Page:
Bronchiectasis is destruction and widening of the large airways.
Acquired bronchiectasis; Congenital bronchiectasis
Bronchiectasis is often caused by recurrent inflammation or infection of the airways. It most often begins in childhood as a complication from infection or inhaling a foreign object.
Cystic fibrosis causes about a third of all bronchiectasis cases in the United States. Certain genetic conditions can also cause bronchiectasis, including primary ciliary dyskinesia and immunodeficiency syndromes.
The condition can also be caused by routinely breathing in food particles while eating.
Symptoms often develop gradually, and may occur months or years after the event that causes the bronchiectasis.
They may include:
When listening to the chest with a stethoscope, the doctor may hear small clicking, bubbling, wheezing, rattling, or other sounds, usually in the lower lobes of the lungs.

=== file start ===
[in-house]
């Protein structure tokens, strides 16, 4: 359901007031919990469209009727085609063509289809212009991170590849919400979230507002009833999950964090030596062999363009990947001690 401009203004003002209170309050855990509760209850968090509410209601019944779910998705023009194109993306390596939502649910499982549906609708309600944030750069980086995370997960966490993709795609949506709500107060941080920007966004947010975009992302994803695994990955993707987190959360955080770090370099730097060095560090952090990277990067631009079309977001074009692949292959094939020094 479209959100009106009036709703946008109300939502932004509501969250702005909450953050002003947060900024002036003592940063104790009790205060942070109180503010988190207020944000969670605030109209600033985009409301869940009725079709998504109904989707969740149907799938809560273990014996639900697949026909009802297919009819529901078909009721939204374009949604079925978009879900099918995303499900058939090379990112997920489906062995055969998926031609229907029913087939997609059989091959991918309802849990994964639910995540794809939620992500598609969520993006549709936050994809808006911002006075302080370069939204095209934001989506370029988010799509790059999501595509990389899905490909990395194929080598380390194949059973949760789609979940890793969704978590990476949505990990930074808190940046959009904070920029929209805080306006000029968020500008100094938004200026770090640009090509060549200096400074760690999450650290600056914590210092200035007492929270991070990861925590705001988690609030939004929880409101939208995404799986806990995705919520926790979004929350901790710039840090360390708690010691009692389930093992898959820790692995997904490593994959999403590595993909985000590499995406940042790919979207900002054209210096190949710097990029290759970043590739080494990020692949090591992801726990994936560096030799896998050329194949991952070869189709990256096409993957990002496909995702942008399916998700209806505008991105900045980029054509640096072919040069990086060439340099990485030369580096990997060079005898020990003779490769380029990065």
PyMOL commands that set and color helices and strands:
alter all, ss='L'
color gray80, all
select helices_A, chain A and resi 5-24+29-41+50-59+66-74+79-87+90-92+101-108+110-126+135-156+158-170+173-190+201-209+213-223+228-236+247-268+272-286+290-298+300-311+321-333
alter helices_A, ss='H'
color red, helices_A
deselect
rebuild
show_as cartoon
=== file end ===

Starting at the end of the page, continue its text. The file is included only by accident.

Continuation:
Tests may include:
Treatment is aimed at controlling infections and bronchial secretions, relieving airway obstruction, and preventing complications.
Regular, daily drainage to remove bronchial secretions is a routine part of treatment. A respiratory therapist can show the patient coughing exercises that will help.
Antibiotics, bronchodilators, and expectorants are often prescribed for infections.
Surgery to resect the lung may be needed if medicine does not work or if the patient has massive bleeding.
The outlook depends on the specific cause of the disease. With treatment, most people can lead normal lives without major disability.
Call your health care provider if:
The risk may be reduced if lung infections are promptly treated.
Iseman MD, Chan ED. Bronchiectasis. In: Mason RJ, Broaddus CV, Martin TR, et al. Murray & Nadel's Textbook of Respiratory Medicine. 5th ed. Philadelphia, Pa: Saunders Elsevier; 2010:chap 42.